Built on solid, elastic, extensible cloud platforms, well integrated with major on-premise and cloud business applications, these new business networks can easily bypass the issues earlier online marketplaces had. They can provide better and cheaper integration, easier onboarding, increased business model flexibility and much lower operating costs than the early B2B marketplaces.

Read the latest Oxford Economics study, , to learn how organizations harness the cloud integration challenge and grasp the opportunity of online business networks.

In the book “ ” the author, Tom Standage states that

“The telegraph unleashed the greatest revolution in communications since the development of the printing press. Its saga offers many parallels to that of the cloud in our own time.”

As we try to understand the potential of Cloud, it is worth looking at this technology, and how it enabled the Modern World.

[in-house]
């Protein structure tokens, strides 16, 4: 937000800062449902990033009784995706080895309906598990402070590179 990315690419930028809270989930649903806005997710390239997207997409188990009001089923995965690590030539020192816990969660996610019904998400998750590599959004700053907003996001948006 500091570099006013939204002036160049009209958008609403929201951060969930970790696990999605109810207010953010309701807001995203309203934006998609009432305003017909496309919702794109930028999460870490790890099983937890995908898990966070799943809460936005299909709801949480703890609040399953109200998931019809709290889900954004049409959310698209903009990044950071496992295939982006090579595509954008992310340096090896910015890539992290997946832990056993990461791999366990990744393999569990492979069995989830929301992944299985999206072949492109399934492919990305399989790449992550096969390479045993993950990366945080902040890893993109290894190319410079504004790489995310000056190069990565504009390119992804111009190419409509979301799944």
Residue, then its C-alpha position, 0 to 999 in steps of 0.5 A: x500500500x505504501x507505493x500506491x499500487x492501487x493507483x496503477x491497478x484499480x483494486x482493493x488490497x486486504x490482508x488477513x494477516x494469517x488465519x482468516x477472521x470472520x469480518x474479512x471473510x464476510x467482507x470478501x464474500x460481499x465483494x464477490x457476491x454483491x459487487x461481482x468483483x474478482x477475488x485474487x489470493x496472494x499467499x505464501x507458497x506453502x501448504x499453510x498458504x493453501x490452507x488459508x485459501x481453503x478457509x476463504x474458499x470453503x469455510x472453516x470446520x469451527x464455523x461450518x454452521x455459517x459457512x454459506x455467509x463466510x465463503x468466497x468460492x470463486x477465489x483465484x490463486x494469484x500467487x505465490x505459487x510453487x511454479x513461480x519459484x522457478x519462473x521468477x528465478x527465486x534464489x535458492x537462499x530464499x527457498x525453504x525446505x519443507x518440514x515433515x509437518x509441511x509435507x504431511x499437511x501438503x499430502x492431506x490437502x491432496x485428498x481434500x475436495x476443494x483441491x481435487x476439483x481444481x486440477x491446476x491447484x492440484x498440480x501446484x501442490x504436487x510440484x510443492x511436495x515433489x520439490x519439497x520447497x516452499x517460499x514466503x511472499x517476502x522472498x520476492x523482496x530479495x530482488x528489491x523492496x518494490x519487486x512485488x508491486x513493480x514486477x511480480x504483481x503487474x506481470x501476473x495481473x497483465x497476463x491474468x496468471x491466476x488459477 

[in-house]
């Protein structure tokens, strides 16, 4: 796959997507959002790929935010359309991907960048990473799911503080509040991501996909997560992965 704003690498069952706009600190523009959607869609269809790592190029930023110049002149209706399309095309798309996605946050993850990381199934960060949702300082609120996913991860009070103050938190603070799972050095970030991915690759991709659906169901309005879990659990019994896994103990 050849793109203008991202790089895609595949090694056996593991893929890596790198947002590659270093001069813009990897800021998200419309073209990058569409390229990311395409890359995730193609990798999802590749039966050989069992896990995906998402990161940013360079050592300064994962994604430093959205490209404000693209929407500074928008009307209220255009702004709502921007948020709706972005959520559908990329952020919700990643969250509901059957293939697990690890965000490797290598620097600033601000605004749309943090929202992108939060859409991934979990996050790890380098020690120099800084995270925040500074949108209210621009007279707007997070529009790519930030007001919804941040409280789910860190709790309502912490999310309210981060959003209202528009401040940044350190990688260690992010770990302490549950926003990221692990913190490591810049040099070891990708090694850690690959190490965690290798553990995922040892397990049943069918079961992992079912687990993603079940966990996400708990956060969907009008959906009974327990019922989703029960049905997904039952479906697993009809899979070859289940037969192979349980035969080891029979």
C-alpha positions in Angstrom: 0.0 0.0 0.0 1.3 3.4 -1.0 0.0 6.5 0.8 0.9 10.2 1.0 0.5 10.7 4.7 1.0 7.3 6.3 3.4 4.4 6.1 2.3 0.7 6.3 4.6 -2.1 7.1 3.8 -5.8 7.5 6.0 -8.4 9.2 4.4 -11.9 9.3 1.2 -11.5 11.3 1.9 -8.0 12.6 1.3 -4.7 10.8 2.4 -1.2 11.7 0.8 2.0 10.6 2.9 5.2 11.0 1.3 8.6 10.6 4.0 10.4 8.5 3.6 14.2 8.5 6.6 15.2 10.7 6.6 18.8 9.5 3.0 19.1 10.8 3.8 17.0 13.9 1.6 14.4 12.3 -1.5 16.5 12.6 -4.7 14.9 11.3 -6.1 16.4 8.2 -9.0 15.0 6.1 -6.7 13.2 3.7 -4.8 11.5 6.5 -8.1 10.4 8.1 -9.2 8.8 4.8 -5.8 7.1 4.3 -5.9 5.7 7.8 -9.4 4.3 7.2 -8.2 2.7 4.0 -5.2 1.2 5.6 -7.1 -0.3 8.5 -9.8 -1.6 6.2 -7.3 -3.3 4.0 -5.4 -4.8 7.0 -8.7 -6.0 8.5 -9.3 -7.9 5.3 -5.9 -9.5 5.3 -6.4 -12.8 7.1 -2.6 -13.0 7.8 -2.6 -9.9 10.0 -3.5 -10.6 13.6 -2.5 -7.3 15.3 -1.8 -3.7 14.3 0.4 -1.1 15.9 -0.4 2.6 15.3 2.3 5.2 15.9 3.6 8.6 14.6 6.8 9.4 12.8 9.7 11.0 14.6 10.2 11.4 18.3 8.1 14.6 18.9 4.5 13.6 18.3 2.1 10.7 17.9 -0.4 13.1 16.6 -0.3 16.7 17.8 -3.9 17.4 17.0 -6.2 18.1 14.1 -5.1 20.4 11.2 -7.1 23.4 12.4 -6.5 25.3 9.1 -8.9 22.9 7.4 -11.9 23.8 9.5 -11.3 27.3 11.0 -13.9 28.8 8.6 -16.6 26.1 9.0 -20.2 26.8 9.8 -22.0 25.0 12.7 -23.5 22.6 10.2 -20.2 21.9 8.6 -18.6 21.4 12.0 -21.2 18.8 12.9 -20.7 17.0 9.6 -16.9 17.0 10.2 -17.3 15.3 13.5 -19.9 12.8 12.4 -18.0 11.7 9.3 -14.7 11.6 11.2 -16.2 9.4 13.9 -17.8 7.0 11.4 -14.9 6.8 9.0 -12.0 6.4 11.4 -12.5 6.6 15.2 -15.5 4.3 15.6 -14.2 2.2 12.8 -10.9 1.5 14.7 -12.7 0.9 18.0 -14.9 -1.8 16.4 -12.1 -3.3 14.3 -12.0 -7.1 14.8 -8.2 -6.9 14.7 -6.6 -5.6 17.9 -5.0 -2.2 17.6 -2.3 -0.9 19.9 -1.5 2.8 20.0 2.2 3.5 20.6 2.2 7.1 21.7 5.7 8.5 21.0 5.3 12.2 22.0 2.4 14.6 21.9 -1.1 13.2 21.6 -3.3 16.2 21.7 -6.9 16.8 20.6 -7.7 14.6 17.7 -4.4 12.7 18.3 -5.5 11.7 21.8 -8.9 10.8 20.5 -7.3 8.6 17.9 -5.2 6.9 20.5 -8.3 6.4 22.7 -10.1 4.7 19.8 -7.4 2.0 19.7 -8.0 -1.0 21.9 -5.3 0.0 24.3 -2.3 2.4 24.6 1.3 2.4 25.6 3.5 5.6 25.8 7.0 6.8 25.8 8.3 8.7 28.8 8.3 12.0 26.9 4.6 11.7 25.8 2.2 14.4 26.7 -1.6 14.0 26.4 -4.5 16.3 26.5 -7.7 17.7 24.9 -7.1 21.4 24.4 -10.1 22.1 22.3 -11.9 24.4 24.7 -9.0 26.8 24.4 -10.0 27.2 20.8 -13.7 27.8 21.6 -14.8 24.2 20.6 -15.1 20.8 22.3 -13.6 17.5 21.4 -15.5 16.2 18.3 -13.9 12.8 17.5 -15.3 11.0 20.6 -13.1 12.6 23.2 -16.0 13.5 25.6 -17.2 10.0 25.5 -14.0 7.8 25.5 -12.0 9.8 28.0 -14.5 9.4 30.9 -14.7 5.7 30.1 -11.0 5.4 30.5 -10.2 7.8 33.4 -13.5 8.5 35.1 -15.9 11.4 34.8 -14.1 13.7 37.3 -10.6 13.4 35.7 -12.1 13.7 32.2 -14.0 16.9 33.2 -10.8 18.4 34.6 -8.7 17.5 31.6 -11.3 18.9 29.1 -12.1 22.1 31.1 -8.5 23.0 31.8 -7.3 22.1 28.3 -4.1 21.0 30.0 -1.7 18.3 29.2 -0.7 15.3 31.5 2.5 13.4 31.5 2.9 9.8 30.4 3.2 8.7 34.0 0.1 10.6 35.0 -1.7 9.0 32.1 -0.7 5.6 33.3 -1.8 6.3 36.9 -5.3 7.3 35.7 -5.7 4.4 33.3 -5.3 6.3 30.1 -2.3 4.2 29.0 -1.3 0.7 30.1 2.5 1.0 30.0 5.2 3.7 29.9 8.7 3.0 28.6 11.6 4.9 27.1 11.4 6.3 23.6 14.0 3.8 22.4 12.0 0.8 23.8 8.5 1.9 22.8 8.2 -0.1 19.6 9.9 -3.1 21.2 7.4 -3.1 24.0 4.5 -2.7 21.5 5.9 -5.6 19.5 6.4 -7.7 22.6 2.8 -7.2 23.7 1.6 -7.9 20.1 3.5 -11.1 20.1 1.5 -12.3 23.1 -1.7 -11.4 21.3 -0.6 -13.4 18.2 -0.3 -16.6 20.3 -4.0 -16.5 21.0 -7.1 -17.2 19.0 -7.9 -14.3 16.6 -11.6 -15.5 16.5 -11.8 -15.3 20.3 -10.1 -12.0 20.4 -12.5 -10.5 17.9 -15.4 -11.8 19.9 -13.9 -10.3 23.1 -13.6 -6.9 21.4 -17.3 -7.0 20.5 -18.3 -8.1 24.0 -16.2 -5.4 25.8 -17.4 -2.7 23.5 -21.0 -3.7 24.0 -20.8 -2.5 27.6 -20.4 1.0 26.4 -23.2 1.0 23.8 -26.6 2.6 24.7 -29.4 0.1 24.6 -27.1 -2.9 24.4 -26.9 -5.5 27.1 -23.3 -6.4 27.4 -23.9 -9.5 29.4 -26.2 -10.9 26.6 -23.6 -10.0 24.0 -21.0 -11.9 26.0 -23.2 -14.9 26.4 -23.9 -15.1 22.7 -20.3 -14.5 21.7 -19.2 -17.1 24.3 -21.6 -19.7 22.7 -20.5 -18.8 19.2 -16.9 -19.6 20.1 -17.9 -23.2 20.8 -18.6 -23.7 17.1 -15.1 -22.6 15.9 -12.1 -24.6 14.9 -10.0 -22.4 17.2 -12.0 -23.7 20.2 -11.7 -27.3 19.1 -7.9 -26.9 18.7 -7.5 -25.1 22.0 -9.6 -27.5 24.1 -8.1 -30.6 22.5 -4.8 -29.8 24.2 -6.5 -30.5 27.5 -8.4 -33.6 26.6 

We all know that Samuel Morse invented the Telegraph and with it the need for his eponymous code. But Morse could have never foreseen the other business applications that would be built on his network, all of which are with us today.

  • Newspaper Wire Services
  • Wire Transfers
  • Stock Tickers
  • Futures Trading
  • Sears Roebuck and the Catalog
  • Railroads

The Network Effect of the telegraph was spectacular, for example look at the way the telegraph allowed Sears to offer products targeted at the newly connected rural areas, where people had few retail options and appreciated the convenience of being able to shop from their homes.

The company’s extensive catalogue would eventually become a fixture in American homes and changed the way people shopped. It also helped foster the growth of the mail-order industry worldwide.